Winning at bridge is not about the clever bids or outlandish plays as typified by the various news columns (although these can help). It’s primarily about not making mistakes, and you and your partner having a clear understanding of your system. Memory does help, but if you have a muddled system it can be like building a house on quicksand.
The following tutorials are not just for beginners to the game; if you are regularly coming below average in the club, players of any standard would benefit from ‘refresher’ lessons. The tutorials are not a substitute for personal tuition, but recognising that good quality teaching is not always readily available, they go some way towards bringing new players into the game.
There are many systems adopted throughout the world, some better than others. If you are American, Standard American (yellow card) rules – many of them haven’t heard of Acol. But in the UK, Acol is king. Whatever the system, it’s only as good as the player, and a disciplined approach to applying the system is vital.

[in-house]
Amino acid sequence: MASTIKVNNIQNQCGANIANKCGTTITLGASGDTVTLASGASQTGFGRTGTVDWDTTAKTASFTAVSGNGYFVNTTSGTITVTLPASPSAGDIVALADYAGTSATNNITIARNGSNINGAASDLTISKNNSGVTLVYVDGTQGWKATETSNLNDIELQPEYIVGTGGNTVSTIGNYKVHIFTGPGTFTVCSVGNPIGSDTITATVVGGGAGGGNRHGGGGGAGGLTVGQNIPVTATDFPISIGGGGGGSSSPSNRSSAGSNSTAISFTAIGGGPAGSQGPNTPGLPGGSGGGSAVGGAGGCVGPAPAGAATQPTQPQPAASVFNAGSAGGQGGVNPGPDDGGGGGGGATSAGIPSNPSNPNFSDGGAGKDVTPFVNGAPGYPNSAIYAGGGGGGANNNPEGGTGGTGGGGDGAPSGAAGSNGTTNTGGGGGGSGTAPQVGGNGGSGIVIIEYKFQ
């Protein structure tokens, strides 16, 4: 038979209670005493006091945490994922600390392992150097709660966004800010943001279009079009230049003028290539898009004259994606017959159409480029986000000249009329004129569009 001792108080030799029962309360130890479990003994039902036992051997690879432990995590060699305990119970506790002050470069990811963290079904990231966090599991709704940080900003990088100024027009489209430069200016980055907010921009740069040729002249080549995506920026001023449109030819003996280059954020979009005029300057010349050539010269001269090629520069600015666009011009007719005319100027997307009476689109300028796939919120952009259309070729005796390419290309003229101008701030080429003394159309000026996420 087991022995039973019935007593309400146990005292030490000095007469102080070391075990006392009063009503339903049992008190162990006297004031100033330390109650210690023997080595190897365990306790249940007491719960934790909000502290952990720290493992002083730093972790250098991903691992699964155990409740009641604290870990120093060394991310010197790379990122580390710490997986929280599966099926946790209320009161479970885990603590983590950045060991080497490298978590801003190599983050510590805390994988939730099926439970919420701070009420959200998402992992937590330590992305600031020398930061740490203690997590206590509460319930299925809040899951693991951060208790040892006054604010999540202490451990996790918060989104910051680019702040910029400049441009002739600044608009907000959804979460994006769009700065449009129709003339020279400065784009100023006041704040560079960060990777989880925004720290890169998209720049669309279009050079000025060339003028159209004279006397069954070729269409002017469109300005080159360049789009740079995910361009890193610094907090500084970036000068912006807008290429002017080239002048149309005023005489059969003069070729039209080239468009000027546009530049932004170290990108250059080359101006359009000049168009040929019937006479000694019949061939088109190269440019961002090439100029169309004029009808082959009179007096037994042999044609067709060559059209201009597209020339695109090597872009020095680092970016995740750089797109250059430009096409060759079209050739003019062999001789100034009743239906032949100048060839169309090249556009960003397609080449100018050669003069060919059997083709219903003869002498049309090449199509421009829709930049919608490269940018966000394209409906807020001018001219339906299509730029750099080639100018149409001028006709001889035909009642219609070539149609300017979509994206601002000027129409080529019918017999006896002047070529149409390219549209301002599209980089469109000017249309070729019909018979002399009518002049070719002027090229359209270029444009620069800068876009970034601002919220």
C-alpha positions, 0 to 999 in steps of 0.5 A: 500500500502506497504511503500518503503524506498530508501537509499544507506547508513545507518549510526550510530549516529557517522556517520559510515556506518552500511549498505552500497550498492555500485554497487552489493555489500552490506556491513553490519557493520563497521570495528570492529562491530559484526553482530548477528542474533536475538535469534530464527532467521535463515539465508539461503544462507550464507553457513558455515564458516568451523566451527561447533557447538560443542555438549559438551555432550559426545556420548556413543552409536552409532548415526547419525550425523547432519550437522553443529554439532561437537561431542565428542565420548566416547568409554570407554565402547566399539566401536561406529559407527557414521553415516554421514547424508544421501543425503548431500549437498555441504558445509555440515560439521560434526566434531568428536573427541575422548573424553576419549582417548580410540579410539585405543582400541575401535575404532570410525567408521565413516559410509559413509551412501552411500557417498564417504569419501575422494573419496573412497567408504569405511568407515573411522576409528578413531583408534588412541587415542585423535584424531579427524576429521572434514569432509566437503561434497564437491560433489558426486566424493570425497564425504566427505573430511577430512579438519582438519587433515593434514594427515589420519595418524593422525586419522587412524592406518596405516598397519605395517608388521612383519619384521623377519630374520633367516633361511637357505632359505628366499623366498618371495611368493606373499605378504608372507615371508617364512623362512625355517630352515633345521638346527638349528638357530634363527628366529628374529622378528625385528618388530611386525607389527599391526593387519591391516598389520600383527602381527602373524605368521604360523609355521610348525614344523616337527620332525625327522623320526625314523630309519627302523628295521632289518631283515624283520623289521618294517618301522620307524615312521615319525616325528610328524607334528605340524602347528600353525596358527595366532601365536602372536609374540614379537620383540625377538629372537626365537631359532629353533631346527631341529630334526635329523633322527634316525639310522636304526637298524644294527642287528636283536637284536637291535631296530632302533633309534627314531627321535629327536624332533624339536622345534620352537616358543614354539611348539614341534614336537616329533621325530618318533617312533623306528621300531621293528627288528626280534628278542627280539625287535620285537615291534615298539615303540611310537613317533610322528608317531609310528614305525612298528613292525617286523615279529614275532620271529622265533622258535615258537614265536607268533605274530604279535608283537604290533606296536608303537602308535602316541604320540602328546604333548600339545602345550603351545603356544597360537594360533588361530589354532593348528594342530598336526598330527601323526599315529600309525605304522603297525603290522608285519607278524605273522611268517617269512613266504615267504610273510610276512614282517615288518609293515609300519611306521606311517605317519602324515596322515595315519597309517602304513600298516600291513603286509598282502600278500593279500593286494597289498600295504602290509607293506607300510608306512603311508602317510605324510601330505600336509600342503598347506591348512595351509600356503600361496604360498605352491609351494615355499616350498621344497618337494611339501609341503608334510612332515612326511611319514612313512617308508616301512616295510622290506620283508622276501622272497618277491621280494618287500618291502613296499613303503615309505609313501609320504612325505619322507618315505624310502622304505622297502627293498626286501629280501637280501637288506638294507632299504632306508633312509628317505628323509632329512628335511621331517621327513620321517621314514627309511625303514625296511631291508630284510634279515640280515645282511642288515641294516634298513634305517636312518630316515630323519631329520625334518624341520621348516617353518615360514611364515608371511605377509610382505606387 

The basic system approach within these tutorials is Acol with 5-card majors, and a weak no-trump. Why 5-card? (an integral part of Standard American) – it’s my personal preference, I think it’s easier to teach and learn, and I think it’s slightly better. Why weak no-trump? (unlike Standard American) – again my personal preference, it’s more pre-emptive, and it’s played by most players in the UK. (However I do include the equivalent 4-card major tutorials for those devotees). All tutorials include numerous exercises.
At this stage all tutorials are based on the ‘auction’ (except a discussion of opening leads is given in Tutorial 12). In time, tutorials on basic play situations will be posted.
It is assumed that players have some knowledge of Bridge procedure, i.e. the sequence of suits, the number of tricks required to make a contract, the concept of vulnerability, basic scoring (a more detailed appreciation of Scoring can be found in the Appendix 1), etc.
(All tutorials are in WEB or PDF format for viewing or printing)
When you are confident with the basics, you should consider as a priority: